Citrus Consumption Linked to Increased Risk of Melanoma
Researchers suspect compounds in citrus may sensitize skin to sunlight, but further study needed
TUESDAY, June 30, 2015 (HealthDay News) -- Individuals who regularly consume orange juice or grapefruit may have a higher risk of developing melanoma, according to research published online June 29 in the Journal of Clinical Oncology.
Abrar Qureshi, M.D., M.P.H., chair of dermatology at Brown University and a dermatologist at Rhode Island Hospital -- both in Providence, and colleagues analyzed data from two long-running studies of U.S. health professionals involving 105,432 U.S. adults followed for 24 to 26 years. Every two to four years, the participants answered detailed surveys on their health and lifestyle.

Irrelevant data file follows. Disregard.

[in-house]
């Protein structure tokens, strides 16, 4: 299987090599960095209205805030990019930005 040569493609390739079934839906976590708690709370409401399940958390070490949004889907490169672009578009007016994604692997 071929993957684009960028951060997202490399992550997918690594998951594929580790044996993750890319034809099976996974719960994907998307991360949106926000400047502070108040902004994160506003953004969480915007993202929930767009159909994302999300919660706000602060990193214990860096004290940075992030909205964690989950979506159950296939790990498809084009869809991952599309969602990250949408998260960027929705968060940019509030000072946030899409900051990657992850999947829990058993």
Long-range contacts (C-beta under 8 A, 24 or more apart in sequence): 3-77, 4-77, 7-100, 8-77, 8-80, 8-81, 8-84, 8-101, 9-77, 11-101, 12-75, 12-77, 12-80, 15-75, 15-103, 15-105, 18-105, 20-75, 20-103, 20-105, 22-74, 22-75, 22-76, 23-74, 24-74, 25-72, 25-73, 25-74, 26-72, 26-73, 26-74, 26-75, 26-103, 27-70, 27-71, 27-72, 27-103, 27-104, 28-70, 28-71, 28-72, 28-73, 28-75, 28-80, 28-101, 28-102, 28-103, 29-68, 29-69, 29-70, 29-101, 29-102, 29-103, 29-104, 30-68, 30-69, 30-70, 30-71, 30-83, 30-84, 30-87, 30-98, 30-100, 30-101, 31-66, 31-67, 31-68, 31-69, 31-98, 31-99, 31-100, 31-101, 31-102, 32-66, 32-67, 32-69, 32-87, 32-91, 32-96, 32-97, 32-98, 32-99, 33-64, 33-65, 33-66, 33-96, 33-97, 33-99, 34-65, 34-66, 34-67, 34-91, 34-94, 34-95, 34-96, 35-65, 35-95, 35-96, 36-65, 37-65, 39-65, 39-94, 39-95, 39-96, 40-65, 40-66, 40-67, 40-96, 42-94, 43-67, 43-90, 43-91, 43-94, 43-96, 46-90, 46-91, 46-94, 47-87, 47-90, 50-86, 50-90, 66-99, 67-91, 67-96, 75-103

The researchers found that 1,840 people developed melanoma. People who had orange juice at least once a day were about 25 percent more likely to develop melanoma than those who drank the juice less than weekly. Similarly, people who ate a serving of grapefruit at least three times a week had a 41 percent higher melanoma risk, versus those who never ate it. However, there was no connection between melanoma risk and either whole oranges or grapefruit juice, the researchers found.
Citrus foods contain particular photoactive chemicals -- namely, psoralens and furocoumarins -- that are known to make the skin more sensitive to the sun when they're applied topically, Qureshi told HealthDay. But even if citrus foods potentially make some people susceptible to sunburn, it's not orange juice that should be avoided. "The citrus can't hurt you without the excessive sun exposure," Qureshi said.